- The oil giant will supply additional renewable energy to Amazon to power its European operations
- It will be trebling its renewable power usage for delivering this electricity through its wind projects located in Sweden and Scotland
British Petroleum Plc (LON: BP) has agreed to supply additional renewable energy for Amazon.com Inc’s (NASDAQ: AMZN) operations across Europe. This is seen as a part of the oil major strategy to transform into an integrated energy firm by market experts. Building relationships with major corporates like Amazon will help it deliver its target of becoming a net zero carbon emission company by 2050 or even earlier.
On the other hand, to strengthen the long-term relations, Amazon Web Services (AWS) would enable acceleration of BP’s plans to digitise its operations and infrastructure.
William Lin, executive vice president, BP said that the relationship supports mutual ambitions for lowering emissions for both British Petroleum and Amazon. While Amazon would provide BP with the much-needed latest digital technologies, BP would be supplying it reliable and flexible renewable power, he elaborated.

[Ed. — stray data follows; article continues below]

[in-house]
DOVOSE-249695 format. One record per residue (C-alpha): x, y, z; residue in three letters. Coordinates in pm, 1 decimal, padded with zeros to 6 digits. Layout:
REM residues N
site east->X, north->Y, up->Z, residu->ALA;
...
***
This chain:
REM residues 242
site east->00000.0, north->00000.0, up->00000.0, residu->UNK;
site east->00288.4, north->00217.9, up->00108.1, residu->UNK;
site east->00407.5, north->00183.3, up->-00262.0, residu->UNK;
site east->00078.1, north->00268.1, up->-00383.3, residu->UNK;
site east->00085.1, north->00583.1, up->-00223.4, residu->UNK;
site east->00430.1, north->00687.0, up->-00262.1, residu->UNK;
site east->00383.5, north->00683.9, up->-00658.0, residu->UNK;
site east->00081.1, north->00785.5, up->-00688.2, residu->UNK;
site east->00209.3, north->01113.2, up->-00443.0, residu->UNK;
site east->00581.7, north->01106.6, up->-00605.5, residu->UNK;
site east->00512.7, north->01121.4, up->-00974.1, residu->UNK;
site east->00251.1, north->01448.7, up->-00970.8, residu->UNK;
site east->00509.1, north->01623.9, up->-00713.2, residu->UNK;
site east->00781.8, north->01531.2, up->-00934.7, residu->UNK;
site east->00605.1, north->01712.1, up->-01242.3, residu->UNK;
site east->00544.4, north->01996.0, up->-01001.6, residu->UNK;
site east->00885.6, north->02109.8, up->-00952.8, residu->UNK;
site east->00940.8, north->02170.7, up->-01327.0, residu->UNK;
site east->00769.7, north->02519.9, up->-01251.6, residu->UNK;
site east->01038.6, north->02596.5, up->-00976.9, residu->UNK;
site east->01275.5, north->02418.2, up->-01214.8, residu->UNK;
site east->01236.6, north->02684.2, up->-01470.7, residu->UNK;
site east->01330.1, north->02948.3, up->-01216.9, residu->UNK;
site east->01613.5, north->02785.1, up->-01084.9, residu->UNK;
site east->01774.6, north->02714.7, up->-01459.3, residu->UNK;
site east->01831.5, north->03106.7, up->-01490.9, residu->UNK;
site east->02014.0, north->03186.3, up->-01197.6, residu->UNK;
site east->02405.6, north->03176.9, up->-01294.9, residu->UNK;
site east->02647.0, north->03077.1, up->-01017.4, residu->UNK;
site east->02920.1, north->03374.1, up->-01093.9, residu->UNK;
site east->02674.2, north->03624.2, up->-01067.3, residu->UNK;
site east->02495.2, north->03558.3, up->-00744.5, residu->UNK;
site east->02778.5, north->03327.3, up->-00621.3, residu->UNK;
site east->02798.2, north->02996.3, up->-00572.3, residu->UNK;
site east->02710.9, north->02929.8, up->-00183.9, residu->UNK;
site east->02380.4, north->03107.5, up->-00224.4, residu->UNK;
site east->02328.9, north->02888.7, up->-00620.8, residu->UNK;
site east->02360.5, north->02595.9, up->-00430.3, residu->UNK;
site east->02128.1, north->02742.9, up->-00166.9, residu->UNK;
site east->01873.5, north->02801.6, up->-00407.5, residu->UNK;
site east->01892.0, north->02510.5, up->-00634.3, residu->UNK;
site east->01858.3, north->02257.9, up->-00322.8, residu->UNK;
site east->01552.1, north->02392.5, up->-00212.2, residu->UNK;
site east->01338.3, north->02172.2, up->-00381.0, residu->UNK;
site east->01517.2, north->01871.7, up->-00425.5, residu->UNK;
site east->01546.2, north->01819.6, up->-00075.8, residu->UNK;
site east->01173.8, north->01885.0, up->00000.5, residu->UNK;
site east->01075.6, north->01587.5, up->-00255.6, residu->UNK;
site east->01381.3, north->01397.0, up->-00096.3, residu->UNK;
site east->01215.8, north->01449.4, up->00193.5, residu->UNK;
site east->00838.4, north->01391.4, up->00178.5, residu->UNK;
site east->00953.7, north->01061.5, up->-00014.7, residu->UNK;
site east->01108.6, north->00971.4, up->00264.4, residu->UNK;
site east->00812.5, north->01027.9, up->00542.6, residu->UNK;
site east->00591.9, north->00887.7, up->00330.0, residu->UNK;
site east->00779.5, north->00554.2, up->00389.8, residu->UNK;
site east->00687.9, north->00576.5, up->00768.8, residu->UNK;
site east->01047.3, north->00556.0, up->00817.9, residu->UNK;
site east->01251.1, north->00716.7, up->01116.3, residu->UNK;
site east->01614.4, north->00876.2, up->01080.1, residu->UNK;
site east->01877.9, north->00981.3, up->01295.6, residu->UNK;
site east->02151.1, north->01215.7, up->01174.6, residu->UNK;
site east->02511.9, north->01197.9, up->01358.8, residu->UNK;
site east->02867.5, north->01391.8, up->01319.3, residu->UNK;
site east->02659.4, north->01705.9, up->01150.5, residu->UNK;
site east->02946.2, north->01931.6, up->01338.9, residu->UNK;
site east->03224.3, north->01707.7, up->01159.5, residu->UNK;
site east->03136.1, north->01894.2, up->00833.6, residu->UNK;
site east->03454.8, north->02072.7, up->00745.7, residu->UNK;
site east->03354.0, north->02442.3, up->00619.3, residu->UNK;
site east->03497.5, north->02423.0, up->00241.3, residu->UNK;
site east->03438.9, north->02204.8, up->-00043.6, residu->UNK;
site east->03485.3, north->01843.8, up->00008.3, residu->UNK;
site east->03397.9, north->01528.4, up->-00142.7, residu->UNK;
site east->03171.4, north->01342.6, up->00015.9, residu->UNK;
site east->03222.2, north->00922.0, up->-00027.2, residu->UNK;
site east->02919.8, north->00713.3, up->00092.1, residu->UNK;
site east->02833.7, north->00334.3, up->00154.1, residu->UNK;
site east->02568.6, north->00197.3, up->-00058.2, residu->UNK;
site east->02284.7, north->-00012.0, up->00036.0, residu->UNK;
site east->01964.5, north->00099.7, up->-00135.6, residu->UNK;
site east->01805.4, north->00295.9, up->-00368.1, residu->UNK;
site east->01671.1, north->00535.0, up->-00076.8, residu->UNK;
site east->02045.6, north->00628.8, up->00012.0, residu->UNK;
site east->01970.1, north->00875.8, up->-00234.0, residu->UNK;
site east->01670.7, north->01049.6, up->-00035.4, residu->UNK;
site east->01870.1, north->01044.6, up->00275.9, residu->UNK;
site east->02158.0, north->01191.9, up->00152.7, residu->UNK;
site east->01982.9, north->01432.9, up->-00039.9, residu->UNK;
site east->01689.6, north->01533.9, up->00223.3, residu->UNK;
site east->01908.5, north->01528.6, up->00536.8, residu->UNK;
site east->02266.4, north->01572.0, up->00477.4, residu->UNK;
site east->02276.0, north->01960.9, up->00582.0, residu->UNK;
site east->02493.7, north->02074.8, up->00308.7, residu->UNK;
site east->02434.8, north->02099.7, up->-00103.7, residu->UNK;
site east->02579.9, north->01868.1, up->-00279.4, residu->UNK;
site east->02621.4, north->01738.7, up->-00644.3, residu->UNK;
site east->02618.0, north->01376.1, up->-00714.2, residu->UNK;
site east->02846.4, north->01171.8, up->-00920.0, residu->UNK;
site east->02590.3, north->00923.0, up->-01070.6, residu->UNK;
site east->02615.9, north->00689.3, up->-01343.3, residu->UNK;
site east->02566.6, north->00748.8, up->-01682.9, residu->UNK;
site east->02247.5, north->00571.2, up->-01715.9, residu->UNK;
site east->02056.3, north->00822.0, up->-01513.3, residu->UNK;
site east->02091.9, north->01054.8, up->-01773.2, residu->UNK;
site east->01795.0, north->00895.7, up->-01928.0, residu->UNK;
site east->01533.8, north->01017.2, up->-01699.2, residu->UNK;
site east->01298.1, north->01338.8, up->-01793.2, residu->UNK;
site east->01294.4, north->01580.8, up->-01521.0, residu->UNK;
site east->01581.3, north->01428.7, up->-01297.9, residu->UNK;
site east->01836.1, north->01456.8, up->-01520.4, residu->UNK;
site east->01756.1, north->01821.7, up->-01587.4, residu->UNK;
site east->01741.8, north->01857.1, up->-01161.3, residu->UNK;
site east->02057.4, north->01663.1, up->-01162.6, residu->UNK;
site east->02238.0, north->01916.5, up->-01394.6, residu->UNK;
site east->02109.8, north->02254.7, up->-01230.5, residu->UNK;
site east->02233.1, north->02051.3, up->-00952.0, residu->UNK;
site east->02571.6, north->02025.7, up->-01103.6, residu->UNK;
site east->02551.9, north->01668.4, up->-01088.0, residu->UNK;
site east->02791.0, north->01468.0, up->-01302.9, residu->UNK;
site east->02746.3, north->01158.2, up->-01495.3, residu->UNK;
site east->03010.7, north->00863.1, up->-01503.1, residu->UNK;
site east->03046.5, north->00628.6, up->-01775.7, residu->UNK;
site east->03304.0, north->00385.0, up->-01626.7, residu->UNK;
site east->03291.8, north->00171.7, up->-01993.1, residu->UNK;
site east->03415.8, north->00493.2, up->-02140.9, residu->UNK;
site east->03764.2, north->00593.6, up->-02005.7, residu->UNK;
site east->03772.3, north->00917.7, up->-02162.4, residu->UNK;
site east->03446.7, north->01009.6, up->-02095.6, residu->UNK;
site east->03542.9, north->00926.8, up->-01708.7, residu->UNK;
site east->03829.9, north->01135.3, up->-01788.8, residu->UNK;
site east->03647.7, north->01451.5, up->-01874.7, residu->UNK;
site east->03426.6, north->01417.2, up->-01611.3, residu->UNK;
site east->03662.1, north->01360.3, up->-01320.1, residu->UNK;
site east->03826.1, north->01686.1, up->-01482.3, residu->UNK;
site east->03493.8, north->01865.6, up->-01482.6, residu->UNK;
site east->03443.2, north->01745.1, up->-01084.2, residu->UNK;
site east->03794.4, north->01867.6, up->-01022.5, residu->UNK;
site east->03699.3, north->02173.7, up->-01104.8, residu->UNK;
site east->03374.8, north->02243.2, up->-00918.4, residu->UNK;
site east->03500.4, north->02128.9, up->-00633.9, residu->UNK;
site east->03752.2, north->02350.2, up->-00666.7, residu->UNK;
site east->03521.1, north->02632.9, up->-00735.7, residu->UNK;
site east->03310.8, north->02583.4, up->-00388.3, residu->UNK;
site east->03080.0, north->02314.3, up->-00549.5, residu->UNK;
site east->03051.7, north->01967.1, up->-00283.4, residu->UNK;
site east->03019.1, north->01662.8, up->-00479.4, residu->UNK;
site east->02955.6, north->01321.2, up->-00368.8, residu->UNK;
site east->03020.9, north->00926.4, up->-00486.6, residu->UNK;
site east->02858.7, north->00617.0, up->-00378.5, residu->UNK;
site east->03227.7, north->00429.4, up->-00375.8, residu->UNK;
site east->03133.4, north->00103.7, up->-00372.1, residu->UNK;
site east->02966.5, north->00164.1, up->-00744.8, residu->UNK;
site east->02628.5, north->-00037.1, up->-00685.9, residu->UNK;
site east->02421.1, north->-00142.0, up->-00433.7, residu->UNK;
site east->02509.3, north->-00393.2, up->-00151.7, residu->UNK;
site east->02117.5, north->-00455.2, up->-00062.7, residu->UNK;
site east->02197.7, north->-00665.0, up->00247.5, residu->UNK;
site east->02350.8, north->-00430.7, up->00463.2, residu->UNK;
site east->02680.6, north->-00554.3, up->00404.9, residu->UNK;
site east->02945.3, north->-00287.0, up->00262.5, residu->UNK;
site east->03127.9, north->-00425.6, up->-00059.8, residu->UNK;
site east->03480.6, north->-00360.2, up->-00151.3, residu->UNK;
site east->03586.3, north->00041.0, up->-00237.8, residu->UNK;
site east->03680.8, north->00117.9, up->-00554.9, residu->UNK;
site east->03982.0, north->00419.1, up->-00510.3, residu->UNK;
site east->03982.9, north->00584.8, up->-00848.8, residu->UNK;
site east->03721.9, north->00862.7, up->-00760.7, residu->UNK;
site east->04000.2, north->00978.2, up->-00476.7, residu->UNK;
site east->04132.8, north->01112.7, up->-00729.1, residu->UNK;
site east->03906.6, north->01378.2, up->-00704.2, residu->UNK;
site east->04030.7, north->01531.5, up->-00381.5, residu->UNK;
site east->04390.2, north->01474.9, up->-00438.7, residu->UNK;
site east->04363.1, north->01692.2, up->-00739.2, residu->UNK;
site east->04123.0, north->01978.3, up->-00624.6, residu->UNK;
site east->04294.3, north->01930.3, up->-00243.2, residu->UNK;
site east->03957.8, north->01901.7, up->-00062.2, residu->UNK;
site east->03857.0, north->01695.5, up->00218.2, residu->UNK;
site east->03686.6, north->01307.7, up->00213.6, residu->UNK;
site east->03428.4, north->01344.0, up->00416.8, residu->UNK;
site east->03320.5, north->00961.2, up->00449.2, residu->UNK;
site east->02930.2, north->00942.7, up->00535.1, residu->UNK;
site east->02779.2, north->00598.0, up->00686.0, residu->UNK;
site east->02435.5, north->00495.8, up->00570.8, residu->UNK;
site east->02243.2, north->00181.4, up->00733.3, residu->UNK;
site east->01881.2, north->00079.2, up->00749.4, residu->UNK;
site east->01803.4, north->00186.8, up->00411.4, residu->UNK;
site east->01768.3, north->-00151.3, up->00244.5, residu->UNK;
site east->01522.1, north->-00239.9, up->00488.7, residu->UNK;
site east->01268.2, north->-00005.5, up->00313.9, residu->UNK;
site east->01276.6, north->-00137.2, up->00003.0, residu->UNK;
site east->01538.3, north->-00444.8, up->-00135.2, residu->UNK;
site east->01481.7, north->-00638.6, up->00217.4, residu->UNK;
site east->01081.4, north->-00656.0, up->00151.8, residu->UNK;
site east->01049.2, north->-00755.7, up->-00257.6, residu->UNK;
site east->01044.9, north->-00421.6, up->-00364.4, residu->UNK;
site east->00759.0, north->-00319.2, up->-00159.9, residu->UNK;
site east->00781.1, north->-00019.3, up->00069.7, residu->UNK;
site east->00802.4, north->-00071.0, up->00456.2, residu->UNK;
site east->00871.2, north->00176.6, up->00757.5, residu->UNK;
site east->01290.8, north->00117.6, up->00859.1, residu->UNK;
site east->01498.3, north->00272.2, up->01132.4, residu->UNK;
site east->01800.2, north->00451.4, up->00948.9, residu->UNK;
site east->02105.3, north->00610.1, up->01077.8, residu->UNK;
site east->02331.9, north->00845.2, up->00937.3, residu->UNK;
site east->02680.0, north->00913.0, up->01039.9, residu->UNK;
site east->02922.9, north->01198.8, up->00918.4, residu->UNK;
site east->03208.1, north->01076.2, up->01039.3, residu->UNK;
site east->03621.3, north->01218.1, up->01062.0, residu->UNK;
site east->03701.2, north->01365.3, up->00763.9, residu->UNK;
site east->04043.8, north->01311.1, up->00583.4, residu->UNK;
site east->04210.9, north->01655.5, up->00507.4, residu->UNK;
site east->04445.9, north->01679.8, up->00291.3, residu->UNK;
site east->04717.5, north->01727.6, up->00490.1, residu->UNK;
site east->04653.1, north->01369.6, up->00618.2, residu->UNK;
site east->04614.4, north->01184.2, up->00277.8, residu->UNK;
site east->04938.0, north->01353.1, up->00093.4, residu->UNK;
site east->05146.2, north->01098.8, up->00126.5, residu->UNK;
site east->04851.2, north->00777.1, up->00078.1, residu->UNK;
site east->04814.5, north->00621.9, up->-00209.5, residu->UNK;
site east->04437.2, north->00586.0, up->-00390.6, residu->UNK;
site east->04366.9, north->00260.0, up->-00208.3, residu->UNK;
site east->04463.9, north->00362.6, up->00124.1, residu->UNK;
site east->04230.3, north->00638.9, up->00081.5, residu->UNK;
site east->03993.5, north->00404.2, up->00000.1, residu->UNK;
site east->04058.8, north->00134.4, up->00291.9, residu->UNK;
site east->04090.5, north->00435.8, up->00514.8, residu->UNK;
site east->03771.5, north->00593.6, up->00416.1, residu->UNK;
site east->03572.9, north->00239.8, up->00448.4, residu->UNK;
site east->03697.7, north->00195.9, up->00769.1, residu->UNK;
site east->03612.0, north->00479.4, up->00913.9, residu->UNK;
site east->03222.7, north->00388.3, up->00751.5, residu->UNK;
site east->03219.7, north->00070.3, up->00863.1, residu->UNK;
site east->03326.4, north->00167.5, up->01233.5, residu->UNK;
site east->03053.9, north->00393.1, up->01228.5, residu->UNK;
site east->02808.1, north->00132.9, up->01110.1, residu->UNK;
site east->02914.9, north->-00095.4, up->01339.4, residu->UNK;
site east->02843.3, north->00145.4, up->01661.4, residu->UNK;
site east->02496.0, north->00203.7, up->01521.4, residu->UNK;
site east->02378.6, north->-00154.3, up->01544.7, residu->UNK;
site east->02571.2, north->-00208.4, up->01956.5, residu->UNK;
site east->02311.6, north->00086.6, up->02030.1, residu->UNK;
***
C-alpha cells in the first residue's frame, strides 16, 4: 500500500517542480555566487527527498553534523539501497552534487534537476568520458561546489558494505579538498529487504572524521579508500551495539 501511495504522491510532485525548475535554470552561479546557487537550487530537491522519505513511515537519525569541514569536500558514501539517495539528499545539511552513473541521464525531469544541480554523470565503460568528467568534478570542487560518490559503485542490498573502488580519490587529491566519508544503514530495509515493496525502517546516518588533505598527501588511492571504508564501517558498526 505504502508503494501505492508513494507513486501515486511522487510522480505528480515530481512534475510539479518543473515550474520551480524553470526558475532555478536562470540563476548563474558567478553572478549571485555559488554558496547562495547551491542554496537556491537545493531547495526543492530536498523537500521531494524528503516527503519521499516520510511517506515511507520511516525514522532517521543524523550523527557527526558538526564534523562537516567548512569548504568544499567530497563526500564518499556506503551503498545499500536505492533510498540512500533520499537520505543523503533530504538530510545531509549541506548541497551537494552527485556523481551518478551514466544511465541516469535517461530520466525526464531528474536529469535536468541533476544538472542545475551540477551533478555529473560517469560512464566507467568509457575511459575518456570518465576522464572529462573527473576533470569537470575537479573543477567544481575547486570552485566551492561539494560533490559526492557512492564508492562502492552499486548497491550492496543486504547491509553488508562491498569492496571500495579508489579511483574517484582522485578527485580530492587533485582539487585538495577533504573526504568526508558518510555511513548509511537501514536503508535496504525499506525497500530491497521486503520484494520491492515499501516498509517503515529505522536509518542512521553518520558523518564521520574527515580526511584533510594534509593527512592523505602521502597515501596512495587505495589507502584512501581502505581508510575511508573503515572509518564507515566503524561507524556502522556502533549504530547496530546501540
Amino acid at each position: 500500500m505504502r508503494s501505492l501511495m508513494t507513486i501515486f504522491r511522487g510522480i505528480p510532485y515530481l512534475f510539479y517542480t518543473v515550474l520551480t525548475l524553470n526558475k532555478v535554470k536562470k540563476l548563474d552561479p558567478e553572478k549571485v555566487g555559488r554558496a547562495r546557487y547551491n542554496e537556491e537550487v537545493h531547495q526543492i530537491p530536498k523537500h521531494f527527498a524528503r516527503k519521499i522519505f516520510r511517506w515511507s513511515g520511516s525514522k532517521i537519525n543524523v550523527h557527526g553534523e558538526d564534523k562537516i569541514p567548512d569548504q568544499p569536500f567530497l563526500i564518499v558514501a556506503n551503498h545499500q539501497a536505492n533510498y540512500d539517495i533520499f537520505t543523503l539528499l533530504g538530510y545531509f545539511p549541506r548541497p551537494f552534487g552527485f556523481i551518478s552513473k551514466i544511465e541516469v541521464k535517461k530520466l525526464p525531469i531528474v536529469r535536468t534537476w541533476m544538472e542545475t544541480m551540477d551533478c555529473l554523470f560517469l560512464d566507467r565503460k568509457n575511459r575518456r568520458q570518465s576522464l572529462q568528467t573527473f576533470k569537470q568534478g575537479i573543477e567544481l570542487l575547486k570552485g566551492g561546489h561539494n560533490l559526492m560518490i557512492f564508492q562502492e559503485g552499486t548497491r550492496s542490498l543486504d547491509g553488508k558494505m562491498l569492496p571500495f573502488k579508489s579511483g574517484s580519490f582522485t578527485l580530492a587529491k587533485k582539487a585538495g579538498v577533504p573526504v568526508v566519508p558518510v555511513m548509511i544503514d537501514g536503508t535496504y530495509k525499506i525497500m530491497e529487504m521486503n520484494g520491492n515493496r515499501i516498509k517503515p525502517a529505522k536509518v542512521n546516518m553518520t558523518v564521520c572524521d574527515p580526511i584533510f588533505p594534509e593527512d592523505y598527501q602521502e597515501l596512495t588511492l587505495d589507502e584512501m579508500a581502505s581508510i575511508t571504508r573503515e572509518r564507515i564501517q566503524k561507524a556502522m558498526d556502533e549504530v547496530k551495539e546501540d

Nat Sahlstrom, director at Amazon Energy elaborated that the agreement with the oil major would help it reach the goal of using renewable energy as the only source of power in the long run. The company has pledged to attain a net zero carbon emission by the year 2040, he explained.
(Image Source: ©Kalkine Group 2020)
Clean power agreements
According to the new clean power agreements signed by BP, it will be more than trebling the renewable electricity to be supplied to Amazon in Europe.
Specifically, BP would be providing Amazon with an extra 404 megawatts of wind power beginning with the year 2022. Out of this, 275 megawatts would be sourced from a new renewables project in Sweden while 129 megawatts would be coming in from two new power projects in Scotland.
This supply is in addition to the earlier promised 170 megawatts of power agreed to be delivered by BP to AWS in December 2019 through a mutual deal. At that time, the oil company had also agreed to migrate nearly 900 of its key applications to the AWS cloud, which were hosted at its mega data centers across Europe. One year on, these AWS services are already helping BP lower its energy usage from its own data centers and digital infrastructure.
The oil giant’s (LON: BP) share price was trading at a high of GBX 504.10 on January 6 this year, after which it crashed drastically to a low of GBX 233.70 on March 18, after the pandemic led crisis began and demand for crude oil dried up across the globe. After that, the BP share price saw yet another trough of GBX 193.46 on October 29.
The company is focusing on foraying into the renewables energy sector for the past few months. This is probably the reason that has led to a gradual upsurge in its stock performance for the past few weeks, according to market experts. On December 10, the company stock closed at a value of GBX 284.75 with a market capitalisation of £57,729.36 million.